Henry Sidgwick’s Moral Epistemology

Journal of the History of Philosophy 48 (4):491-519 (2010)
  Copy   BIBTEX

Abstract

In this essay I defend the view that Henry Sidgwick’s moral epistemology is a form of intuitionist foundationalism that grants common-sense morality no evidentiary role. In §1, I outline both the problematic of The Methods of Ethics and the main elements of its argument for utilitarianism. In §§2-4 I provide my interpretation of Sidgwick’s moral epistemology. In §§ 5-8 I refute rival interpretations, including the Rawlsian view that Sidgwick endorses some version of reflective equilibrium and the view that he is committed to some kind of pluralistic epistemology. In§ 9 I contend with some remaining objections to my view.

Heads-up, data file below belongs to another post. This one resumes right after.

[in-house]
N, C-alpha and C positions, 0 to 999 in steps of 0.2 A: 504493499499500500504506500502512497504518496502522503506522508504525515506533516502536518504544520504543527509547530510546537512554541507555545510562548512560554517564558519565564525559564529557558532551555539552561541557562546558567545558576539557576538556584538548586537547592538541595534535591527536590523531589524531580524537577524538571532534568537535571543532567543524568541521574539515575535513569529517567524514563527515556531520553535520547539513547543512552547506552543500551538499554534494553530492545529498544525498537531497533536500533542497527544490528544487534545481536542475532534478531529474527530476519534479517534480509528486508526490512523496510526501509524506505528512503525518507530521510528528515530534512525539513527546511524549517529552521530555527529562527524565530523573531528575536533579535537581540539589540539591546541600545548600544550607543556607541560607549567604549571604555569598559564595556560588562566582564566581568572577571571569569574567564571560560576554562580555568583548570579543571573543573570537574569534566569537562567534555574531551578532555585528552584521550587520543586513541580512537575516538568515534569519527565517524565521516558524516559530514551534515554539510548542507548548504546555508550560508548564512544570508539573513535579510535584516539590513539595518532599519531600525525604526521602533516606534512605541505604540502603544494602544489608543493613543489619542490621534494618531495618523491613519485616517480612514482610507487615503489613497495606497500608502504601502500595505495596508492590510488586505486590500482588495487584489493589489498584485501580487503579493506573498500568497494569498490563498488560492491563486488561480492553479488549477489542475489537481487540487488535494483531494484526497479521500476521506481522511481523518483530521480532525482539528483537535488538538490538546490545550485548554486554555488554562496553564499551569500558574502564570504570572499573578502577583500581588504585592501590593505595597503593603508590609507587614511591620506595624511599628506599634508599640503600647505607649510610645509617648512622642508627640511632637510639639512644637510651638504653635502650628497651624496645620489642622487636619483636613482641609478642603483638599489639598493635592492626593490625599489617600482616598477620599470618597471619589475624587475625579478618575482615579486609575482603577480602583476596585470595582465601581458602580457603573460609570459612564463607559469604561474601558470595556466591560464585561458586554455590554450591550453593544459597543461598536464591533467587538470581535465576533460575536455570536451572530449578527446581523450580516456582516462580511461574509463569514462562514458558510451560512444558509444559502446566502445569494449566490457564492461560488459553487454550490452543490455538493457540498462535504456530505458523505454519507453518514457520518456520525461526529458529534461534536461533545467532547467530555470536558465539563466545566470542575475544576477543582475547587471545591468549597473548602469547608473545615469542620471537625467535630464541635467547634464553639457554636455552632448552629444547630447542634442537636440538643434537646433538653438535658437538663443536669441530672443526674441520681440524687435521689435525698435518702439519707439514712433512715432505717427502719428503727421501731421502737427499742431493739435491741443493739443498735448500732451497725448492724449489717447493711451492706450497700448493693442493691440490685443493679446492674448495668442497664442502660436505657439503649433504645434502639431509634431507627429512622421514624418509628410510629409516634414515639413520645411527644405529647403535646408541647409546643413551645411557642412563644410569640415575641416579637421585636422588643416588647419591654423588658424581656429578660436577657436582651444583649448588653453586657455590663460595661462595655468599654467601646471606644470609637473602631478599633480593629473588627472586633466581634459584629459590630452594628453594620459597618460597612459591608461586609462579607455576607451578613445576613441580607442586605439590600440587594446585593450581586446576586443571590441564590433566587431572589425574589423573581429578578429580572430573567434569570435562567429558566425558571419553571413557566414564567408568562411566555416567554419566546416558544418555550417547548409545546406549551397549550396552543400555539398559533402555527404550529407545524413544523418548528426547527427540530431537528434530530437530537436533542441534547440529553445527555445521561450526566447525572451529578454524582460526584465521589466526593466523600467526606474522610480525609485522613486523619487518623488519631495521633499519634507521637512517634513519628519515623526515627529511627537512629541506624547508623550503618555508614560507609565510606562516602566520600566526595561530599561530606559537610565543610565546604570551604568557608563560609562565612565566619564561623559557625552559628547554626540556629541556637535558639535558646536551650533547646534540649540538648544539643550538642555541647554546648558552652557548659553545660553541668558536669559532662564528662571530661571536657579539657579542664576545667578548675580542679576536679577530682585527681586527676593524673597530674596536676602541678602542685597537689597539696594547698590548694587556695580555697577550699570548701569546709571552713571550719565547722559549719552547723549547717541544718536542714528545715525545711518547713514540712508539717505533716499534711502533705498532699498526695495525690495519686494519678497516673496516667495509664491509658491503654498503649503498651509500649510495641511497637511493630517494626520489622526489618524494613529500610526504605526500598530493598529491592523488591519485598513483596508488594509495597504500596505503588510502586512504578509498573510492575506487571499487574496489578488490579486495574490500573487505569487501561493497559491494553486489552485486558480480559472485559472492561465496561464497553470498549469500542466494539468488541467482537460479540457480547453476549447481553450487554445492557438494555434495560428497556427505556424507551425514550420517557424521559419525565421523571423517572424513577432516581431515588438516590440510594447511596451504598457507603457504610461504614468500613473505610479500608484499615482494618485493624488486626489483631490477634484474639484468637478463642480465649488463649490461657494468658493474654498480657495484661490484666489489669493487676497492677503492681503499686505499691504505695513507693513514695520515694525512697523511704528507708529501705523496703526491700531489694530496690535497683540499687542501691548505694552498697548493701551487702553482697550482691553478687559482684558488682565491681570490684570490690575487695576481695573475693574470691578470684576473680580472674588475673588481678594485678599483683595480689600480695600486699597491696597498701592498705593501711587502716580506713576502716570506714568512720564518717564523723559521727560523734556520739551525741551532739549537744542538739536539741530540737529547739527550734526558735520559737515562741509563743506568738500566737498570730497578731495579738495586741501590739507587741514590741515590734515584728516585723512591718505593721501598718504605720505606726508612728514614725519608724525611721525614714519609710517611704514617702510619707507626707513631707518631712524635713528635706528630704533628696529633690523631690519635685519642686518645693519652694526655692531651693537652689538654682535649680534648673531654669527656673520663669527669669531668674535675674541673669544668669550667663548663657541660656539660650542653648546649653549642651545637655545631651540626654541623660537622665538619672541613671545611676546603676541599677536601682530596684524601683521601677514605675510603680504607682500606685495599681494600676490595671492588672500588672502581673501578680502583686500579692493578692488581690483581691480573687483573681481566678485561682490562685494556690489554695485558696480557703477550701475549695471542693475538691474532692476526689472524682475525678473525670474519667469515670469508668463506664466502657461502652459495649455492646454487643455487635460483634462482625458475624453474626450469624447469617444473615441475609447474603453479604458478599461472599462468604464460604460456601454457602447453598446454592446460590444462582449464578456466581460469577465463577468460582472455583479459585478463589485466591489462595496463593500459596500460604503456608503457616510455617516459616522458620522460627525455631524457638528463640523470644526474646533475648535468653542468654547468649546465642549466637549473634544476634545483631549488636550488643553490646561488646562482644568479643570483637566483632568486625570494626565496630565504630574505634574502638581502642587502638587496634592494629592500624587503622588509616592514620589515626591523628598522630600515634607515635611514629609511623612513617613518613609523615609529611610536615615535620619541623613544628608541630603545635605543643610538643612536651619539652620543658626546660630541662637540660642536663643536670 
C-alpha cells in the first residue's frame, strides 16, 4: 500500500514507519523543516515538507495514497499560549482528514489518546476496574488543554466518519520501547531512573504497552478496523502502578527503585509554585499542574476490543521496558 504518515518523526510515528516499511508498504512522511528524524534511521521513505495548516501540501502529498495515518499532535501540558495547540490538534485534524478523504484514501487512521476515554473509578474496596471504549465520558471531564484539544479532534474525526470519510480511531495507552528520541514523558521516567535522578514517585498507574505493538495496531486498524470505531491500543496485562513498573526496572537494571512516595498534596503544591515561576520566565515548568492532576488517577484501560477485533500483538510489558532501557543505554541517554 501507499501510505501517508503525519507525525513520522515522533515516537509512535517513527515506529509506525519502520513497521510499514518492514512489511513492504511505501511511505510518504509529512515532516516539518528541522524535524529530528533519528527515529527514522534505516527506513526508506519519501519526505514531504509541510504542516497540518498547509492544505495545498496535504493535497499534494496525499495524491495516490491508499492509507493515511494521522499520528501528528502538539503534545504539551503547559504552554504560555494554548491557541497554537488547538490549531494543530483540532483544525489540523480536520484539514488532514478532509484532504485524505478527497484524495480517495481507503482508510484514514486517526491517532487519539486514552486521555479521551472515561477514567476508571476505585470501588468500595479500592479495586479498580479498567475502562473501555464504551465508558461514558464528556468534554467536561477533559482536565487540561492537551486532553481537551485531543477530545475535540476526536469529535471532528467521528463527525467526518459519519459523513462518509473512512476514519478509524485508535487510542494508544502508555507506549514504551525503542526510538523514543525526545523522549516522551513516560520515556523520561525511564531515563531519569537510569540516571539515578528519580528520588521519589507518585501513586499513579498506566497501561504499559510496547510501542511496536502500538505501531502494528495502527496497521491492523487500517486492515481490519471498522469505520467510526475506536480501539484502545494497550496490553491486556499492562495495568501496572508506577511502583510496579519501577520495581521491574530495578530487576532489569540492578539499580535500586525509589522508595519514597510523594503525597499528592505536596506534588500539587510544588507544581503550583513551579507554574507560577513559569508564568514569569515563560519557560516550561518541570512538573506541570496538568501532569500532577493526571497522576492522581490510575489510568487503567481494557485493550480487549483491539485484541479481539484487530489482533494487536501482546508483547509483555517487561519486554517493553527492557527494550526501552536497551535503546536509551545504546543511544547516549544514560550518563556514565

Author's Profile

Anthony Skelton
University of Western Ontario

Analytics

Added to PP
2009-12-11

Downloads
1,524 (#7,466)

6 months
226 (#12,853)

Historical graph of downloads since first upload
This graph includes both downloads from PhilArchive and clicks on external links on PhilPapers.
How can I increase my downloads?